Thursday, December 1, 2011

David Estok Talk

Quick! What would you do if you were head of communications for Penn State University? How would you respond to serious allegations of child sexual abuse and conspiratorial cover-up at the highest levels of your esteemed institution?:

(a) Hide in the Penn State janitor’s closet, cradle a cell phone in your nervous hands, and ask your retiree mother for professional advice after uncontrollably sobbing and hyperventilating in front of your colleagues for thirty minutes.

(b) Bark “NO COMMENT!” when prompted by the media to give a comprehensive statement on the pressing issue.

(c) Inform your underlings that you will not be responding to media inquiries because you are simply too busy entering your 52-foot yacht in a boat race around the Isle of Wight.

(d) Go into crisis communications mode. Gather all of the information you can. As negative as your findings turn out to be, immediately organize a media conference and try to release all of the info during one news cycle. Remember to keep employee privacy laws in mind when addressing the media.

If you didn't pick (d), you might have benefited from attending a lecture on November 17, 2011 with George Estok, VP of Communications for SickKids Foundation. With his vast experience in both journalism and PR, Estok proved an engaging speaker and invaluable resource for our class. Using the Penn State case as a springboard for educated debate, Estok encouraged students to consider the importance of strong crisis communications plans and good relationships with the media.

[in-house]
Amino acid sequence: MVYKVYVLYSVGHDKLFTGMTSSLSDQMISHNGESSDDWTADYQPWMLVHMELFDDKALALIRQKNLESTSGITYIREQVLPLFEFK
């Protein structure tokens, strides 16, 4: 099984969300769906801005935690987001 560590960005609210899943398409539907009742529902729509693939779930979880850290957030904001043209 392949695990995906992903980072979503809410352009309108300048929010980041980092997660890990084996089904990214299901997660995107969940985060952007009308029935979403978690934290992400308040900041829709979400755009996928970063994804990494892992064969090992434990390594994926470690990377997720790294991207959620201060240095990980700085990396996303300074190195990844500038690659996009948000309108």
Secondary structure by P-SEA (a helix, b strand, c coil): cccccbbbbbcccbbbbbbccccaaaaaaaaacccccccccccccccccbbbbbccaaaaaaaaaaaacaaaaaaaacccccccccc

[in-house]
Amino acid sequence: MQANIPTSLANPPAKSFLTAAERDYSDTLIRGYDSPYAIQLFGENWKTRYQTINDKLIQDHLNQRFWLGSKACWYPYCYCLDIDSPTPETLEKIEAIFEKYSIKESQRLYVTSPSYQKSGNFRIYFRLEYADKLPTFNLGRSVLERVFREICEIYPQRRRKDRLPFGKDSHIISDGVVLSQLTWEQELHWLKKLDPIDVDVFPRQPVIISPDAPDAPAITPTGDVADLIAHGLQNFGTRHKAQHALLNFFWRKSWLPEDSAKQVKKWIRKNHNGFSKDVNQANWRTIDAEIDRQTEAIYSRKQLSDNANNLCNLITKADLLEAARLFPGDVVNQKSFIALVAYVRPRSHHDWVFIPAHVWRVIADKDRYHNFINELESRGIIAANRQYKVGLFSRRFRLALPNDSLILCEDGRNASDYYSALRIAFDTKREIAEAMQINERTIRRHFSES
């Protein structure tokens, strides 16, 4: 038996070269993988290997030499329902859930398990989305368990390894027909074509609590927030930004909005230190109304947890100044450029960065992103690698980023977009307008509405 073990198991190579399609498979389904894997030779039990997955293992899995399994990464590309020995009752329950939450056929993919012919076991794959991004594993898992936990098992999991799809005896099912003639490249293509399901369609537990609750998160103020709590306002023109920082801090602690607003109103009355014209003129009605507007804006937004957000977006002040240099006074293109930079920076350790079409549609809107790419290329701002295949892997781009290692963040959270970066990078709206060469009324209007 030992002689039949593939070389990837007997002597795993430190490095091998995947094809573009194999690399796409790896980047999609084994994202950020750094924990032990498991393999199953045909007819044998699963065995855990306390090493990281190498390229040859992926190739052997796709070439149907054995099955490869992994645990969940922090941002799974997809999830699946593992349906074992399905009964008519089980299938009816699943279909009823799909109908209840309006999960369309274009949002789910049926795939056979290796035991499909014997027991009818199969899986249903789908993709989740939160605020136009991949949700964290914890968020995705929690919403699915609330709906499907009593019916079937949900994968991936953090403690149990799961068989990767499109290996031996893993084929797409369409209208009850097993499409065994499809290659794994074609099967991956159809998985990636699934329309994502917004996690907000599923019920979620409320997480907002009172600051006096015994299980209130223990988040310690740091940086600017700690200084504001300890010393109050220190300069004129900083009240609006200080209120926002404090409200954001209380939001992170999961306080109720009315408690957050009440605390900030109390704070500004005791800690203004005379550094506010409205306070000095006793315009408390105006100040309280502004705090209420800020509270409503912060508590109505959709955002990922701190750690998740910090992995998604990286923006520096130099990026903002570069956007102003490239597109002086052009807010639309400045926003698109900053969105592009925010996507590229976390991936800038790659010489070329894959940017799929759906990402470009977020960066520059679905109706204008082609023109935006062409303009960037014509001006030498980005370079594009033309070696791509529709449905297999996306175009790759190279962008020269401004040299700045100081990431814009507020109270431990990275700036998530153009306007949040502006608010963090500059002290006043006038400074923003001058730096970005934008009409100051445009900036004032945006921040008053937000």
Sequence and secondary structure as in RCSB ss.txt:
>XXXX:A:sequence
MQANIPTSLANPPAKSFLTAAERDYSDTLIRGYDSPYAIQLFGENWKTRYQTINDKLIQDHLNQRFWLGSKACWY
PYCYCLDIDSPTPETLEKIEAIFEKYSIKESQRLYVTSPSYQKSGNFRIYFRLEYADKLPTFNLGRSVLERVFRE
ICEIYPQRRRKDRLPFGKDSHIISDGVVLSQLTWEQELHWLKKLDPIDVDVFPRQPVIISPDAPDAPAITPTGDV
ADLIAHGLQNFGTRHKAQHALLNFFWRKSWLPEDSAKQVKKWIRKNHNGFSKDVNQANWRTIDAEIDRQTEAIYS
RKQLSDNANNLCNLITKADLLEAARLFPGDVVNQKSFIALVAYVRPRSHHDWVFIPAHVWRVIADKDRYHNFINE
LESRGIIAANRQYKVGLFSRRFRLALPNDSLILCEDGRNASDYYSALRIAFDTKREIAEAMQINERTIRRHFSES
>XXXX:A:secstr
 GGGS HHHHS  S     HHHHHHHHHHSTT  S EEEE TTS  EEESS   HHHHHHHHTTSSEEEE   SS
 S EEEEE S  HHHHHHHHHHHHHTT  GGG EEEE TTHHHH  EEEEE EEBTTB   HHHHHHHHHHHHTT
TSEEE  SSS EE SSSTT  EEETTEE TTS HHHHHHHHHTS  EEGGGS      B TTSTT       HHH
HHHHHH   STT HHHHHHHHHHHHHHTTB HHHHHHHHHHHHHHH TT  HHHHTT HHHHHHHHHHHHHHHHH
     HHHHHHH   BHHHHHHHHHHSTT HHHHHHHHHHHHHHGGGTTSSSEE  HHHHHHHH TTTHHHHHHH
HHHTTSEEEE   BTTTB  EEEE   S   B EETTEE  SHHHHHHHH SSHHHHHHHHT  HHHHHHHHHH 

To begin, Estok stated that a sound media relations plan must focus on the long term, consider the cumulative effects of communication, foster trust and credibility in your organization, and enhance your institute's reputation. He asked us to question whether the Penn State communications team was going a good job managing the crisis. At the time of the guest lecture, Penn State had yet to issue an official apology or outline what was being done about the situation. As a result, our class believed that the university could have responded with more speed and sincerity. No one in a position of authority wants to apologize because it seems an admission of guilt; however, an absence of honest compassion can negatively impact an organization’s reputation.

Estok also emphasized that no matter how you respond to a crisis, good media relations cannot create a pristine image for a poorly run organization, cover up bad service, resolve performance gaps, or overcome the fallout from something that should never have happened in the first place. Ultimately, the role of the PR practitioner is to tell his or her organization’s story persuasively, not to manipulate the media or hide under layers of spin.

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